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Brit Wit

Joking Apart Conjures an England That's Forever Green

Brad Makarowski and Dana Bennison in Joking Apart.

By Jack Purdy | Posted 6/27/2001

Joking Apart

Alan Ayckbourn

There's something curiously old-fashioned about the work of England's most prolific contemporary playwright, Alan Ayckbourn. You'd never guess, for example, that his 1979 work Joking Apart, now at Theatre on the Hill in Westminster, was written during the triumphant, reactionary early days of Margaret Thatcher's rule. The upheavals of the outside world never intrude into the English country garden setting where the entire play takes place over the span of some 12 years. Ayckbourn's mostly affluent characters are like those of P.G. Wodehouse--they dwell in a realm of comic artificiality where every day is a holiday and drinks are always waiting on the veranda.

Which makes Ayckbourn's play a perfect offering for Theatre on the Hill, whose own atmosphere is deliciously redolent of the old days of summer stock. Both the play and the theater are united in their desire to only entertain, and for the most part, both succeed admirably.

Joking Apart takes place entirely at the home of Richard and Anthea (Brad Makarowski and Dana Parker Bennison), who live in unwedded bliss, with Anthea's two children by her former husband, in a restored vicarage deep in the countryside. They are a couple of near-frightening competence--Richard is a huge success at an import business without ever seeming to do a lick of work, while Anthea is beautiful, vivacious, and capable of doing 10 things at once, all perfectly. Over the course of the play, they repeatedly play host to the same circle of friends: Sven (Ryan Murray), Richard's Finnish partner in the import business and a man whose certitude is exceeded only by his envy; Sven's wife, Olive (Jeanne Favara), who believes her husband can do no wrong; Brian (Will Woodrow), an old friend of Anthea's who now works for Richard and Sven; Hugh (Ryan Bergeron), the dithering vicar of the local Anglican parish; and Louise (Carolyn Castiglia), Hugh's emotionally fragile wife. Rounding out the cast is Nell Teare, who plays three of Brian's girlfriends and, finally, Richard and Anthea's daughter, Debbie.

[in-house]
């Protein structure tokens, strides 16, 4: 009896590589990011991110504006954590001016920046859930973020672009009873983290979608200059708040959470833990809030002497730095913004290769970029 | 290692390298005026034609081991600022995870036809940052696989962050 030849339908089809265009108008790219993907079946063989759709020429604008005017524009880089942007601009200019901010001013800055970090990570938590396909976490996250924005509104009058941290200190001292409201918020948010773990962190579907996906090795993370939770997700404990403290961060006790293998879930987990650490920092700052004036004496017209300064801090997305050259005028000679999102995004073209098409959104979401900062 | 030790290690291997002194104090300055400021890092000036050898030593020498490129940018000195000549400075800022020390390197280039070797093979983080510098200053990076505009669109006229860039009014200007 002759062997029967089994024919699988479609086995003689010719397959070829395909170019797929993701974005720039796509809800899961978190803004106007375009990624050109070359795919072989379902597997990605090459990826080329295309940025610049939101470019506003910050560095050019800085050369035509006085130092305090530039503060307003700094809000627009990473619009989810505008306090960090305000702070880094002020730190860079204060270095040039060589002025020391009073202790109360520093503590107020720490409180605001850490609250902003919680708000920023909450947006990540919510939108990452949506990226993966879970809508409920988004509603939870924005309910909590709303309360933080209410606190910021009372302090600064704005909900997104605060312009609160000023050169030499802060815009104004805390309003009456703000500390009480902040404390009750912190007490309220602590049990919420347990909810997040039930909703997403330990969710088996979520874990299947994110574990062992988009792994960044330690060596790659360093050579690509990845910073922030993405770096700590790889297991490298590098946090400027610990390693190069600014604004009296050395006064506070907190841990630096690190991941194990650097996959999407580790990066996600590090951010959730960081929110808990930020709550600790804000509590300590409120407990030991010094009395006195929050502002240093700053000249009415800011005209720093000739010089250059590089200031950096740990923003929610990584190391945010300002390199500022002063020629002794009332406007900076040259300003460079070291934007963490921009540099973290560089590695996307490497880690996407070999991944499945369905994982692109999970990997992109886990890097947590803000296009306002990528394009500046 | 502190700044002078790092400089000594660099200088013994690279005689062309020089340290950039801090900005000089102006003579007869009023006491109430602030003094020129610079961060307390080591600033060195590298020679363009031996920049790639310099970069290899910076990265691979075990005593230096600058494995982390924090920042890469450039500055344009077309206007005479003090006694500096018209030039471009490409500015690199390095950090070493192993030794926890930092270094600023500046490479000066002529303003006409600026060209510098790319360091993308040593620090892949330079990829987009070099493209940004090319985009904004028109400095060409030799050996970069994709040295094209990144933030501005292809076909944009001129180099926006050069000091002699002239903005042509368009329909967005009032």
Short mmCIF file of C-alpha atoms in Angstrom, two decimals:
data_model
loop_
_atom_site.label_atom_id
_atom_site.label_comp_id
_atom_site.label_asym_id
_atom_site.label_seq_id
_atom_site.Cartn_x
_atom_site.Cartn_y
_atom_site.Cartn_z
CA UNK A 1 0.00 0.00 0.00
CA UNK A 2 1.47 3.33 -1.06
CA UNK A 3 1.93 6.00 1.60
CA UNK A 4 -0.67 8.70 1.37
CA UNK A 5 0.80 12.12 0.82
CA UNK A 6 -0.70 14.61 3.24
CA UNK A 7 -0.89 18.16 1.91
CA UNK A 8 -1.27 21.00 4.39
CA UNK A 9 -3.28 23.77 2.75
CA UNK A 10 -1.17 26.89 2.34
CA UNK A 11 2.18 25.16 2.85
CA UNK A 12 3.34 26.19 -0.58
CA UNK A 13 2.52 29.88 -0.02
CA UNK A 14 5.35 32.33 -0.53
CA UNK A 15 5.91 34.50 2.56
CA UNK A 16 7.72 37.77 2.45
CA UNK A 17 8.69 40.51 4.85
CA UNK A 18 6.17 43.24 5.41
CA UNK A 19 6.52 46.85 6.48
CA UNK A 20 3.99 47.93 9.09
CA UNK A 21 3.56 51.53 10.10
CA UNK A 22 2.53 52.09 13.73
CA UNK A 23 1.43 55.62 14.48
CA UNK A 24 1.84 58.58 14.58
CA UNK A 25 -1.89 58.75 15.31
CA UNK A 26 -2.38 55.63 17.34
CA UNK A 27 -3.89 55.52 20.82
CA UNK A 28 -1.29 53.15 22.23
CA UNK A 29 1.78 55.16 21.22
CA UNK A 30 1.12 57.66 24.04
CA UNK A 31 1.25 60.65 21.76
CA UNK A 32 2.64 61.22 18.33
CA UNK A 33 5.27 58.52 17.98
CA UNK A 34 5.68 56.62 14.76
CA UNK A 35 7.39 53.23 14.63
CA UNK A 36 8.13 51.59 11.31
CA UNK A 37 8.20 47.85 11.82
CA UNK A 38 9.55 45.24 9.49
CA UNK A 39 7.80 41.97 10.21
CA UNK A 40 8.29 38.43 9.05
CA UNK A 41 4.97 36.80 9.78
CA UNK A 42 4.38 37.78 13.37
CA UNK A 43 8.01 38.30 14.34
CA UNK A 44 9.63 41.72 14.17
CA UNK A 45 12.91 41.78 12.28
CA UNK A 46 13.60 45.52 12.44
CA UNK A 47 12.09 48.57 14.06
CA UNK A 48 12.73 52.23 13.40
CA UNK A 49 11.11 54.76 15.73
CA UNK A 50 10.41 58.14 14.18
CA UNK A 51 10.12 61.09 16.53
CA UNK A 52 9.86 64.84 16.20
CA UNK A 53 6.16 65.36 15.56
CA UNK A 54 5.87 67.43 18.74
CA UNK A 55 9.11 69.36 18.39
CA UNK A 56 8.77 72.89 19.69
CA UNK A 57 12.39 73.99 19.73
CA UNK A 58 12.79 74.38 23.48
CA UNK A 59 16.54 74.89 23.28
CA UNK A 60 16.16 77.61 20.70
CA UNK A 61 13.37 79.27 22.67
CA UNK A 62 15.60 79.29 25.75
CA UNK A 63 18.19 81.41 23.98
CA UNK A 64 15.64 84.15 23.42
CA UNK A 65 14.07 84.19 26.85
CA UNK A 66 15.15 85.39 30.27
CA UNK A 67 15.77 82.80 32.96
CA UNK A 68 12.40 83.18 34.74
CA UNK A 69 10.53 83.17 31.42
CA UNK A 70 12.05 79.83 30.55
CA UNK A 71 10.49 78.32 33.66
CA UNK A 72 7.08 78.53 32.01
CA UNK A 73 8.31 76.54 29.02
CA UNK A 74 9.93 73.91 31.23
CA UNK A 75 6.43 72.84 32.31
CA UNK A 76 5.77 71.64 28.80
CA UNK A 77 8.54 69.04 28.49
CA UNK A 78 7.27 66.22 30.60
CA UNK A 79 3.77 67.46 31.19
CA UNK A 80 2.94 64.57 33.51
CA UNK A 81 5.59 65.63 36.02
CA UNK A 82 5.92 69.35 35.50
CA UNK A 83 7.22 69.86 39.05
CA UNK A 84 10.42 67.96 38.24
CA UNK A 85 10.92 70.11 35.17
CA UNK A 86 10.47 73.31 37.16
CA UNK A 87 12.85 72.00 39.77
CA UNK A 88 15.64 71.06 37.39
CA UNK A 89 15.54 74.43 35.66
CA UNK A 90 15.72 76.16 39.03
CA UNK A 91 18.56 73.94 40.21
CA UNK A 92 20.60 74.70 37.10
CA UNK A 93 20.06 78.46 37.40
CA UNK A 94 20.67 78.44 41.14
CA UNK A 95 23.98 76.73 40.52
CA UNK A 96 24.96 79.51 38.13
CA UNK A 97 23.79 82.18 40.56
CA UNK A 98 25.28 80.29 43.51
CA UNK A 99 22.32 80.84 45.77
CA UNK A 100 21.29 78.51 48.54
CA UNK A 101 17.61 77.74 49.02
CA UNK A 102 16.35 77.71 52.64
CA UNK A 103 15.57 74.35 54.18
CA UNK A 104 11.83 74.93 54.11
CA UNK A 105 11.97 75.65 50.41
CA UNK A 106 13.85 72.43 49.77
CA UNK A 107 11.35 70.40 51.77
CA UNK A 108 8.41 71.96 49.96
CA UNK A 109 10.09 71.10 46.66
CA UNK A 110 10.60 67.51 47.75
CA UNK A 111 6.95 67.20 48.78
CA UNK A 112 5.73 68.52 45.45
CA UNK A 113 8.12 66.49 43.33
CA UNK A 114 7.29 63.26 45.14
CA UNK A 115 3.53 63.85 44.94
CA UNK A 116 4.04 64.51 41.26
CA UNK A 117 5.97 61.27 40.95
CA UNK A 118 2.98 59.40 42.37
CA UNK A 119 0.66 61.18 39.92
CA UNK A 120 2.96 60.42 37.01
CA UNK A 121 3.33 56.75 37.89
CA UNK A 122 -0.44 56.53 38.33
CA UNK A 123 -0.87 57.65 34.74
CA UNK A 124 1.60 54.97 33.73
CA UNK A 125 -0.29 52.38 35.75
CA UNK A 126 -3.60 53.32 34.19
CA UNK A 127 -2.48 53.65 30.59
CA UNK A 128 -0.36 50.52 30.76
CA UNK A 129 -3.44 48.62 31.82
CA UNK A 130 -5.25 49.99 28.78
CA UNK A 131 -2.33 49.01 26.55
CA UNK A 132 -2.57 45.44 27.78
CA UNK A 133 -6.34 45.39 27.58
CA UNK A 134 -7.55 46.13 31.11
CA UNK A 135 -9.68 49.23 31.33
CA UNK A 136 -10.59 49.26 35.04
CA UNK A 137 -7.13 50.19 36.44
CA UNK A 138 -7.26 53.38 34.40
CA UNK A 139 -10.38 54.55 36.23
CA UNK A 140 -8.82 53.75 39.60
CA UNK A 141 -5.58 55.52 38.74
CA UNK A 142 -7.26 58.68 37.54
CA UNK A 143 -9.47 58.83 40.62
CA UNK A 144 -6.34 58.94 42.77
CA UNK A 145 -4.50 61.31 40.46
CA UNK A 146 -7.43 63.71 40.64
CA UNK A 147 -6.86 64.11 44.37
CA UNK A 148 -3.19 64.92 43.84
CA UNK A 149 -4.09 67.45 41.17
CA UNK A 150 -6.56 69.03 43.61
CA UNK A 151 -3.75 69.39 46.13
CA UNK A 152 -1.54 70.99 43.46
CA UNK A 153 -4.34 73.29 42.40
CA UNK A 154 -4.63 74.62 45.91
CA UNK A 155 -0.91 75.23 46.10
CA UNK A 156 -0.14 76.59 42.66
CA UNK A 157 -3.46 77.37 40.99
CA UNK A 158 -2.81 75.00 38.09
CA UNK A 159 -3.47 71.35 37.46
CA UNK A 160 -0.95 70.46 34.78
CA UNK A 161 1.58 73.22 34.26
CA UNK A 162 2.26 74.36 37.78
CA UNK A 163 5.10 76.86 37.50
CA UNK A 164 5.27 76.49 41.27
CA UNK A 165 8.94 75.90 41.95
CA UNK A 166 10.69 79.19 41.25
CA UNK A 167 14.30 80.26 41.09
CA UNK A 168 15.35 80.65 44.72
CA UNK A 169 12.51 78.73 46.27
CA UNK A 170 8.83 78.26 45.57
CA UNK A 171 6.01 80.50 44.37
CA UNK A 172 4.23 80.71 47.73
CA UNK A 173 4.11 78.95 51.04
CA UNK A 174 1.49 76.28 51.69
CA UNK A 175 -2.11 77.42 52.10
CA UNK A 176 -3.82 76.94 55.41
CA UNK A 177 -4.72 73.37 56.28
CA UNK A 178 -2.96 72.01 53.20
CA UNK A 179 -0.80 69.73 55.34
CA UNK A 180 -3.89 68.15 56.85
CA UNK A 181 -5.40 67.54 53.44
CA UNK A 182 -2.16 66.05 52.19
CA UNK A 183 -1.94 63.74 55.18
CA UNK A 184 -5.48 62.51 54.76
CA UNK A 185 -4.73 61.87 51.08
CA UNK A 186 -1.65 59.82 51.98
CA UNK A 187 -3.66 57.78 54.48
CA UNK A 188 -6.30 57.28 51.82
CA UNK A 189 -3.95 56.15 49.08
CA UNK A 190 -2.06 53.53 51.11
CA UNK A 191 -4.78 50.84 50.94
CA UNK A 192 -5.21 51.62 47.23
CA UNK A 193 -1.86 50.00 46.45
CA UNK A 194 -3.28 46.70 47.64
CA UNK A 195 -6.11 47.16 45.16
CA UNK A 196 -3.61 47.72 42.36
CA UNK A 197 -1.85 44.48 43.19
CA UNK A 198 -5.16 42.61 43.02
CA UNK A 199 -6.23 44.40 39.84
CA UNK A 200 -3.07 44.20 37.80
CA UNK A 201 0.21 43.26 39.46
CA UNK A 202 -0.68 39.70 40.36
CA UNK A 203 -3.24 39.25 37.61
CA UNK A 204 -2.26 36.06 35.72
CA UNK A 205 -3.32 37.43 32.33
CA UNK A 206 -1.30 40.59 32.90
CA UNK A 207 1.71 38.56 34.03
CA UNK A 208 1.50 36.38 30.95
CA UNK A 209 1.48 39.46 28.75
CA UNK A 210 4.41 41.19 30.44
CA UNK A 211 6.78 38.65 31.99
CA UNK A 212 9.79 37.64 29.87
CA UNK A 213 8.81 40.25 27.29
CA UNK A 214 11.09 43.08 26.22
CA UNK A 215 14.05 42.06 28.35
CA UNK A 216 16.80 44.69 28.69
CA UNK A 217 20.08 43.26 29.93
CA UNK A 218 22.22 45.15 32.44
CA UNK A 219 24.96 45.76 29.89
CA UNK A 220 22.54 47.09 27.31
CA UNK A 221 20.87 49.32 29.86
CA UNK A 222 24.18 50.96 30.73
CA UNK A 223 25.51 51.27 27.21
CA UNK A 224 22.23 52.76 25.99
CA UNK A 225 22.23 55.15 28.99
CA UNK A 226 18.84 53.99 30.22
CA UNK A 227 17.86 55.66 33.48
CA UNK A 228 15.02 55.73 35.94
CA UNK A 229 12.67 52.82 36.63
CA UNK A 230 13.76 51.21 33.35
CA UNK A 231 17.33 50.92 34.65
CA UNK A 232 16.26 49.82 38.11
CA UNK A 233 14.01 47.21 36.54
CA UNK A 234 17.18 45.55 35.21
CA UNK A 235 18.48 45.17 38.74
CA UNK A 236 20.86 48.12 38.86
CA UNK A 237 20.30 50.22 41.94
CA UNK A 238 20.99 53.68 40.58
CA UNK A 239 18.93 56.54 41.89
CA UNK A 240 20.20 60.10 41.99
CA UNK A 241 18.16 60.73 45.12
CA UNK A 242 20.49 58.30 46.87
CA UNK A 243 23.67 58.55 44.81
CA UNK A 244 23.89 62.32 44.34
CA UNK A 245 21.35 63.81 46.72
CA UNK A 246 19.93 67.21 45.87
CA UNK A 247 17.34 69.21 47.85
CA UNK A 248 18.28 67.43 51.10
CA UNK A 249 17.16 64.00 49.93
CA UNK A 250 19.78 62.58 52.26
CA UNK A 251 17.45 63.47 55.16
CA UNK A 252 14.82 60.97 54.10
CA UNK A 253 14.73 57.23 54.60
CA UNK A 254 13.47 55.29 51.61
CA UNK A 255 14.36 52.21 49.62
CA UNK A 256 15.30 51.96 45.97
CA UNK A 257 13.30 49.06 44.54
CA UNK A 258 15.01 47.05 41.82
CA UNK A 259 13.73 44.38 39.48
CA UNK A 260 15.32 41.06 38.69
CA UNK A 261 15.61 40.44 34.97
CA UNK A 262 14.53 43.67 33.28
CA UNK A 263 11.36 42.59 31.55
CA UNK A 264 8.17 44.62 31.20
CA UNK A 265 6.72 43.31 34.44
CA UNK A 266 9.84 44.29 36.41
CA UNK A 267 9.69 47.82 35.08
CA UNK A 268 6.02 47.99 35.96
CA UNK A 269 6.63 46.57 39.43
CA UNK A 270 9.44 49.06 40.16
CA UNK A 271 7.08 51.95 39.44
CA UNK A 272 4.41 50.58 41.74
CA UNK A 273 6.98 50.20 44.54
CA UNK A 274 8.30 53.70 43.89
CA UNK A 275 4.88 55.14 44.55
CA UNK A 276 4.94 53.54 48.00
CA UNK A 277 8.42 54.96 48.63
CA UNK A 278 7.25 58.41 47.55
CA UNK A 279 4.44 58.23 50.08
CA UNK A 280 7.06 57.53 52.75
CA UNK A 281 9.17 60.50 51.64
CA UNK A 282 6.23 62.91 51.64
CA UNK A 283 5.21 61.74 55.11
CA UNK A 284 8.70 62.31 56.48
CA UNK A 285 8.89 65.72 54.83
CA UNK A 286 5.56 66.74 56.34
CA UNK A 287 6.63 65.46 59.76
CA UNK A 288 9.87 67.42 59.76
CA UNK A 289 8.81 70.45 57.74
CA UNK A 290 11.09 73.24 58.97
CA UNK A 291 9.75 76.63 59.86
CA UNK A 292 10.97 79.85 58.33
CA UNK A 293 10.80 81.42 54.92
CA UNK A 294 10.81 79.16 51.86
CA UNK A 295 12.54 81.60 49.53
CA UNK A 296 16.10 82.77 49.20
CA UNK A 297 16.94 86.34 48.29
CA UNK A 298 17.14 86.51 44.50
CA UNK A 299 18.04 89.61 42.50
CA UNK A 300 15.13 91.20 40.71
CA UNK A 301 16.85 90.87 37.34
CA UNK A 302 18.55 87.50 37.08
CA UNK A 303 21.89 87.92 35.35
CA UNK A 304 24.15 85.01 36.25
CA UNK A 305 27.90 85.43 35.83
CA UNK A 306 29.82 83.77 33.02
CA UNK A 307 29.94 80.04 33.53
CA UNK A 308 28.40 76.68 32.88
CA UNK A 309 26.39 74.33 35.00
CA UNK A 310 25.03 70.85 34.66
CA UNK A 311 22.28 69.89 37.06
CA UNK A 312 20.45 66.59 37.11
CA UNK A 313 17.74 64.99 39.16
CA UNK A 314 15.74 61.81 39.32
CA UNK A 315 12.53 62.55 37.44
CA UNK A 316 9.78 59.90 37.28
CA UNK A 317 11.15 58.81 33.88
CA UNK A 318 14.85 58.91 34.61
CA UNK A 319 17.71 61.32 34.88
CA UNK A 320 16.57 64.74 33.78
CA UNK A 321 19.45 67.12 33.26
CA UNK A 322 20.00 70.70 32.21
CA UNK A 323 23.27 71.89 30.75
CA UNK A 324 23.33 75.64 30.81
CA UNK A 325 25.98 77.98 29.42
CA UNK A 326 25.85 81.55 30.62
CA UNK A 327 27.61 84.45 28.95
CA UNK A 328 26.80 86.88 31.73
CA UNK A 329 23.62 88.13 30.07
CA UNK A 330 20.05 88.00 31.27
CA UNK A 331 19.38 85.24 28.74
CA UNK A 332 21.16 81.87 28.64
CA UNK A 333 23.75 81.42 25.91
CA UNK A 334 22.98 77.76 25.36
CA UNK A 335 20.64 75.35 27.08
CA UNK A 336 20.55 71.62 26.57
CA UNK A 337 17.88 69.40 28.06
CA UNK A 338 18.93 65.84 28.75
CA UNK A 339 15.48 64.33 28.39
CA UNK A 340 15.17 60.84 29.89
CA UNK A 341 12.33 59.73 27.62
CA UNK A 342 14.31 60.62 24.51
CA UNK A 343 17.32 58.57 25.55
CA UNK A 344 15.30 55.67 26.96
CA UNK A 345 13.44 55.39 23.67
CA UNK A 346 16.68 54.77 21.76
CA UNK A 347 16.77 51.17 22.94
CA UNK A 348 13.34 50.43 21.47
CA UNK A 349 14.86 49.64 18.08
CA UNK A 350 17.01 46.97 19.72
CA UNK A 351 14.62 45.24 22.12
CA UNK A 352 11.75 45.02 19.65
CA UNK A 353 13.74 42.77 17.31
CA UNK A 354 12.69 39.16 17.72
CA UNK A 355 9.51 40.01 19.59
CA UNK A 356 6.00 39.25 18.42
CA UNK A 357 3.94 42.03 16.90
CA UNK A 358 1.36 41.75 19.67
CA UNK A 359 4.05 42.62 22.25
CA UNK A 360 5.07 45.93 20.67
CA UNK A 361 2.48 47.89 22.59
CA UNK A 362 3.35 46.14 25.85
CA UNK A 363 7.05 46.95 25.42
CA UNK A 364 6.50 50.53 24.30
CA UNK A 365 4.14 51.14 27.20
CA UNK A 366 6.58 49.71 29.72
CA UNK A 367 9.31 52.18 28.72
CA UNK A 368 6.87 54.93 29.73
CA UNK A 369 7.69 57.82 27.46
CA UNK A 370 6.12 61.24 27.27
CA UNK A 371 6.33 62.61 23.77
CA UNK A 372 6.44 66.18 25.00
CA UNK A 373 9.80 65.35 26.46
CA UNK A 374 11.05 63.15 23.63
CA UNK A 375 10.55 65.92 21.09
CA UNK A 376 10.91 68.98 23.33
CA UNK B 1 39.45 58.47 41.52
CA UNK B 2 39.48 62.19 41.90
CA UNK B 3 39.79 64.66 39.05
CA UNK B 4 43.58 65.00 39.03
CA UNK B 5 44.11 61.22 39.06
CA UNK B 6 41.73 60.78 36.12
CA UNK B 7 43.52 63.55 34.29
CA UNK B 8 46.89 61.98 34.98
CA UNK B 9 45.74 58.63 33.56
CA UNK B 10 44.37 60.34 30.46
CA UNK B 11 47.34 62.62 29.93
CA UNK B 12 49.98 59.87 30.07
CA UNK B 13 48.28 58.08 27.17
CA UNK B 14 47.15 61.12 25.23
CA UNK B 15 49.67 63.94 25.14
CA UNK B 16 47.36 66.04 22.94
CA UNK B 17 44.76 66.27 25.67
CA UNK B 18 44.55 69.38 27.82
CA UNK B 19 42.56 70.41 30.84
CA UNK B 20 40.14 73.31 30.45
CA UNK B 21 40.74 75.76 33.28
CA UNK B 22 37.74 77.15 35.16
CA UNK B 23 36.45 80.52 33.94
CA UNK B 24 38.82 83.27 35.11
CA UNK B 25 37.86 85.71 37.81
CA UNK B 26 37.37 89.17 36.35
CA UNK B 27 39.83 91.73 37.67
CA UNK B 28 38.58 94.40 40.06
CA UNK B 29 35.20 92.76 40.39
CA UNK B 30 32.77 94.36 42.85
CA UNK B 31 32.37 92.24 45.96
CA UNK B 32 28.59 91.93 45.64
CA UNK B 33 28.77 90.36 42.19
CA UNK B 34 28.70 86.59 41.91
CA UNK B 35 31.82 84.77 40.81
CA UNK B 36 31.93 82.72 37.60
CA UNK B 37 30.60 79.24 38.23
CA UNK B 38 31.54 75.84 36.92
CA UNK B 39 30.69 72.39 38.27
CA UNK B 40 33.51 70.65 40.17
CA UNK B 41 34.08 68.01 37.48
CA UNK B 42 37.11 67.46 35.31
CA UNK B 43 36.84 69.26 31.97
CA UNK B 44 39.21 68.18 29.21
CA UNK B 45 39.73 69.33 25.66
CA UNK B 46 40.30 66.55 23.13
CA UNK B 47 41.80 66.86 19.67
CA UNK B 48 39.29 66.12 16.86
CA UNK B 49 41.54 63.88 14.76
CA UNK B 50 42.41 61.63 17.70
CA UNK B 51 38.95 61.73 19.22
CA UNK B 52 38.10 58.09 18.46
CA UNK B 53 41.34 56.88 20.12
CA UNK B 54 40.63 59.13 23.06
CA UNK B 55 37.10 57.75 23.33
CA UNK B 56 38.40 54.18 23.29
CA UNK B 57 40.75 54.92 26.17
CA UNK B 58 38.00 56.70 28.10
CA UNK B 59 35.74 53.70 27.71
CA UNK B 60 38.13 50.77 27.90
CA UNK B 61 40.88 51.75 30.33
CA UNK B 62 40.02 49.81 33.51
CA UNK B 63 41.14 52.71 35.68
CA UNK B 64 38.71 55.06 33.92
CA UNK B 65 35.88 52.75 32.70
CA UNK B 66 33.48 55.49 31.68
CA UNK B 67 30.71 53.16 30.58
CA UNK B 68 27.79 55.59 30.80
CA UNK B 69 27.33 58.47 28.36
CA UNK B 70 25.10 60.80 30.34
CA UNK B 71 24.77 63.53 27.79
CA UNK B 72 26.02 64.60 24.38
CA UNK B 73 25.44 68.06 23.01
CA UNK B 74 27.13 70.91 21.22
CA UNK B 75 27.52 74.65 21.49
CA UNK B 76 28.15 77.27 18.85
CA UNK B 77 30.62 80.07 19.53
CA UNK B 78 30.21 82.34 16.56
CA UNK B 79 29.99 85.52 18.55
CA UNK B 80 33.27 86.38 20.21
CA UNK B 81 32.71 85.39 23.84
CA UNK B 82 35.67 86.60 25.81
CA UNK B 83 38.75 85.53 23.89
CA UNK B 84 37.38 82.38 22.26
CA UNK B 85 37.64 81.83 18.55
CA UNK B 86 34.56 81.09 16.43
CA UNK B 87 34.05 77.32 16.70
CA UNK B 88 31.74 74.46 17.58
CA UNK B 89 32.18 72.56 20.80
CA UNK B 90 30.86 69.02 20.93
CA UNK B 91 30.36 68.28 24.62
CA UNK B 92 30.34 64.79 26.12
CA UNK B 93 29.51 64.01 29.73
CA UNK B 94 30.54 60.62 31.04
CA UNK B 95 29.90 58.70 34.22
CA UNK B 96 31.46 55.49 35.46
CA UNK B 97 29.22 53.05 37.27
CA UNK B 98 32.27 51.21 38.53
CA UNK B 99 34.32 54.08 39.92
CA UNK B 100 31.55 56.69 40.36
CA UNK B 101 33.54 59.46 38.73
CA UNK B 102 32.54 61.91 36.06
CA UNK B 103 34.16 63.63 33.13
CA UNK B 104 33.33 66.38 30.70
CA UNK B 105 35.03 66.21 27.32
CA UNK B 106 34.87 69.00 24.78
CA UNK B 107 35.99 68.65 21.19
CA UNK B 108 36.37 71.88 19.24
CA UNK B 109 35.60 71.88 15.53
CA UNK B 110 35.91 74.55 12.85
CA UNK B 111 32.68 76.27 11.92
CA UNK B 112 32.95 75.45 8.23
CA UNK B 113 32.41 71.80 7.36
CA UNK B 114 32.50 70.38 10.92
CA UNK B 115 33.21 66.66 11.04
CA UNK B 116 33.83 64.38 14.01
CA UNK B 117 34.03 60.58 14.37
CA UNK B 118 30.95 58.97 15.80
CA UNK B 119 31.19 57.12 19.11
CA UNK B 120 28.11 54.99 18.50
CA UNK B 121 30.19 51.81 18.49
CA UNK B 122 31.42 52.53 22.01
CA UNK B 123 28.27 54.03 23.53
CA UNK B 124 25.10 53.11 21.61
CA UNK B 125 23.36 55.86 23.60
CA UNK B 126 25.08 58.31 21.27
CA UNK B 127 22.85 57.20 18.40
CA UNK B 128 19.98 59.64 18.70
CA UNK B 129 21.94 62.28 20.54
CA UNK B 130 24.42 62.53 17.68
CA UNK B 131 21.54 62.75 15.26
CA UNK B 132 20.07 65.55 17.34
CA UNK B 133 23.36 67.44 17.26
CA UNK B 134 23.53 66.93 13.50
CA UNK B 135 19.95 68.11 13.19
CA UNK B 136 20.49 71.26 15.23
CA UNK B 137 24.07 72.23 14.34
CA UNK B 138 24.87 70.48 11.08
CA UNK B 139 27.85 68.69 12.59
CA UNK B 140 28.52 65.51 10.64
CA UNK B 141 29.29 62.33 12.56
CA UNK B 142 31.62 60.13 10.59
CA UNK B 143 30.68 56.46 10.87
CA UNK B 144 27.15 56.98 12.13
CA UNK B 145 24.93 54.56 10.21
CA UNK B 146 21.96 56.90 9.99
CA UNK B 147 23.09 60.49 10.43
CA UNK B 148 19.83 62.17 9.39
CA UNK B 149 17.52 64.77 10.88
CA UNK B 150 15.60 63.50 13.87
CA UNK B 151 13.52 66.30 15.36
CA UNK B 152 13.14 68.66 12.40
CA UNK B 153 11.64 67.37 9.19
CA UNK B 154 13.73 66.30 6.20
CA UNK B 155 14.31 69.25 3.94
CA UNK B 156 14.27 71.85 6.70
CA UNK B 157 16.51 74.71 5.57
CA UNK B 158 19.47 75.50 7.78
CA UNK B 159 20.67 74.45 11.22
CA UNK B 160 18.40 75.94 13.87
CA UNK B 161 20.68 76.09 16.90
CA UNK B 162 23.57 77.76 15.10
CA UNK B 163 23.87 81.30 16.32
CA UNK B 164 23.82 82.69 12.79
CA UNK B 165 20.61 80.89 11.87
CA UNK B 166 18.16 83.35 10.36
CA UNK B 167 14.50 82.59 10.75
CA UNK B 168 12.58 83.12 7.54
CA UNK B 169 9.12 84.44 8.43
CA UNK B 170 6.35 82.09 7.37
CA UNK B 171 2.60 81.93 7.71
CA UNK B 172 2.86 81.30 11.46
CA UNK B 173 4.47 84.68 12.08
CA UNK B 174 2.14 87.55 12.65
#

Over two acts, beginning with that most English of holidays, Guy Fawkes Day, Ayckbourn shows how all of Richard and Anthea's friends, with the exception of good-hearted Hugh, become ever more deeply resentful of the golden couple, even as they help themselves unstintingly to food, drink, and games of croquet and tennis. Each has his or her own reasons, most of them petty, for envy and jealousy, which they trade with one another out of earshot of Richard and Anthea. But they obviously can't stay away--the unending party atmosphere has them narcotized. And each begins showing the impact of that narcotizing, with Sven growing bitter over Richard's superior business acumen and Olive and Louise feeling ever more overshadowed by Anthea's forceful femininity.

Ayckbourn leavens what could be sheer bitterness by making Anthea and Richard blissfully unaware of their superhuman status, and by liberally interjecting farcical elements, such as Brian's poor choices in girlfriends and Hugh and Louise's social gaucheries. The country churchman has long been a figure of fun in England, and Ayckbourn ruthlessly exploits the stereotype. Indeed, Hugh is drawn so broadly that it leads Bergeron into the unfortunate choice of playing the entire part at a high-pitched screech, thereby overwhelming what should have been the play's most sympathetic figure. His is the only bum note in an otherwise solid cast.

Joking Apart is unarguably a fine summer evening of theater for Anglophiles, who will undoubtedly walk out into the Westminster night with visions of that other, older Westminster dancing, like sugarplums on Boxing Day, through their heads.

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